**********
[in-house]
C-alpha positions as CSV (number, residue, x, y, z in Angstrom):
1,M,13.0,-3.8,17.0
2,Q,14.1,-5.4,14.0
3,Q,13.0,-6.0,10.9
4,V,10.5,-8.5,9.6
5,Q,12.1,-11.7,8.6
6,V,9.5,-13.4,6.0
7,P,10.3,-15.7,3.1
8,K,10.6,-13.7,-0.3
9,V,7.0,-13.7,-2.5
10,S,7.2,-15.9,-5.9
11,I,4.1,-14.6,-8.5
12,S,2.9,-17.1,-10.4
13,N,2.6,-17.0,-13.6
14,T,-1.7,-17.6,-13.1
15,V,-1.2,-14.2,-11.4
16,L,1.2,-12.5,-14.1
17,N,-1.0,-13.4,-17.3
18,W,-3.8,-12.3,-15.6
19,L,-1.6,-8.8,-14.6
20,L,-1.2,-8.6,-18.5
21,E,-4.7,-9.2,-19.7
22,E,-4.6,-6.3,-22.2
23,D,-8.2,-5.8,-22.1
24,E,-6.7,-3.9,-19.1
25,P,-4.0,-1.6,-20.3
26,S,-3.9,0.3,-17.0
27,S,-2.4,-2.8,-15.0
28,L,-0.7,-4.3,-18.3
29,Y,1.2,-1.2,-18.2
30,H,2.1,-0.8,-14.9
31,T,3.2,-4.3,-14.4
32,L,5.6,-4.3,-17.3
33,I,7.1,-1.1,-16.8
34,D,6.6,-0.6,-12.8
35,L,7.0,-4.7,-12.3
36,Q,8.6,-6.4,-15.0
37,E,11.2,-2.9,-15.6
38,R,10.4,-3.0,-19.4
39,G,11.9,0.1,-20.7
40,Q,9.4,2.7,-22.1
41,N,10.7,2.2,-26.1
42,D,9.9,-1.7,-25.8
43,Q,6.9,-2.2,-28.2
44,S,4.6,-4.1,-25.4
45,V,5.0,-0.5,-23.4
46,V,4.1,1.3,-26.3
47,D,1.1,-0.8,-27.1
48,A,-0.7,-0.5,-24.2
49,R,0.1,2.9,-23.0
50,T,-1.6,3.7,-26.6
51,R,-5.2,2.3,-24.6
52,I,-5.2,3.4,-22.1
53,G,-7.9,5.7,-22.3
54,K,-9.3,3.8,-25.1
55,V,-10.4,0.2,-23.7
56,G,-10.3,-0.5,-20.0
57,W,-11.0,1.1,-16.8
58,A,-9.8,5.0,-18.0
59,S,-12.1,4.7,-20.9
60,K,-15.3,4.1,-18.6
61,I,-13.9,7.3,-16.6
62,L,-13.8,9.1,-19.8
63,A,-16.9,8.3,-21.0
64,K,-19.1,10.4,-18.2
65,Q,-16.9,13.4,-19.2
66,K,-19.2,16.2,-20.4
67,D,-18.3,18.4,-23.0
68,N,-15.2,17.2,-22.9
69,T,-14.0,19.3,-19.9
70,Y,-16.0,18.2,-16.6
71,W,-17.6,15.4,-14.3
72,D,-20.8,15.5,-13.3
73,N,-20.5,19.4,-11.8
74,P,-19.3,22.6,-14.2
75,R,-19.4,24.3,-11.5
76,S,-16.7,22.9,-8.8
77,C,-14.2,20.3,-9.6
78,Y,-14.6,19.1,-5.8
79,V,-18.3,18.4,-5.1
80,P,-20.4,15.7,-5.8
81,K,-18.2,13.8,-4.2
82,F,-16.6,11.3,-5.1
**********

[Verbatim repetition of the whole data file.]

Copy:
[in-house]
C-alpha positions as CSV (number, residue, x, y, z in Angstrom):
1,M,13.0,-3.8,17.0
2,Q,14.1,-5.4,14.0
3,Q,13.0,-6.0,10.9
4,V,10.5,-8.5,9.6
5,Q,12.1,-11.7,8.6
6,V,9.5,-13.4,6.0
7,P,10.3,-15.7,3.1
8,K,10.6,-13.7,-0.3
9,V,7.0,-13.7,-2.5
10,S,7.2,-15.9,-5.9
11,I,4.1,-14.6,-8.5
12,S,2.9,-17.1,-10.4
13,N,2.6,-17.0,-13.6
14,T,-1.7,-17.6,-13.1
15,V,-1.2,-14.2,-11.4
16,L,1.2,-12.5,-14.1
17,N,-1.0,-13.4,-17.3
18,W,-3.8,-12.3,-15.6
19,L,-1.6,-8.8,-14.6
20,L,-1.2,-8.6,-18.5
21,E,-4.7,-9.2,-19.7
22,E,-4.6,-6.3,-22.2
23,D,-8.2,-5.8,-22.1
24,E,-6.7,-3.9,-19.1
25,P,-4.0,-1.6,-20.3
26,S,-3.9,0.3,-17.0
27,S,-2.4,-2.8,-15.0
28,L,-0.7,-4.3,-18.3
29,Y,1.2,-1.2,-18.2
30,H,2.1,-0.8,-14.9
31,T,3.2,-4.3,-14.4
32,L,5.6,-4.3,-17.3
33,I,7.1,-1.1,-16.8
34,D,6.6,-0.6,-12.8
35,L,7.0,-4.7,-12.3
36,Q,8.6,-6.4,-15.0
37,E,11.2,-2.9,-15.6
38,R,10.4,-3.0,-19.4
39,G,11.9,0.1,-20.7
40,Q,9.4,2.7,-22.1
41,N,10.7,2.2,-26.1
42,D,9.9,-1.7,-25.8
43,Q,6.9,-2.2,-28.2
44,S,4.6,-4.1,-25.4
45,V,5.0,-0.5,-23.4
46,V,4.1,1.3,-26.3
47,D,1.1,-0.8,-27.1
48,A,-0.7,-0.5,-24.2
49,R,0.1,2.9,-23.0
50,T,-1.6,3.7,-26.6
51,R,-5.2,2.3,-24.6
52,I,-5.2,3.4,-22.1
53,G,-7.9,5.7,-22.3
54,K,-9.3,3.8,-25.1
55,V,-10.4,0.2,-23.7
56,G,-10.3,-0.5,-20.0
57,W,-11.0,1.1,-16.8
58,A,-9.8,5.0,-18.0
59,S,-12.1,4.7,-20.9
60,K,-15.3,4.1,-18.6
61,I,-13.9,7.3,-16.6
62,L,-13.8,9.1,-19.8
63,A,-16.9,8.3,-21.0
64,K,-19.1,10.4,-18.2
65,Q,-16.9,13.4,-19.2
66,K,-19.2,16.2,-20.4
67,D,-18.3,18.4,-23.0
68,N,-15.2,17.2,-22.9
69,T,-14.0,19.3,-19.9
70,Y,-16.0,18.2,-16.6
71,W,-17.6,15.4,-14.3
72,D,-20.8,15.5,-13.3
73,N,-20.5,19.4,-11.8
74,P,-19.3,22.6,-14.2
75,R,-19.4,24.3,-11.5
76,S,-16.7,22.9,-8.8
77,C,-14.2,20.3,-9.6
78,Y,-14.6,19.1,-5.8
79,V,-18.3,18.4,-5.1
80,P,-20.4,15.7,-5.8
81,K,-18.2,13.8,-4.2
82,F,-16.6,11.3,-5.1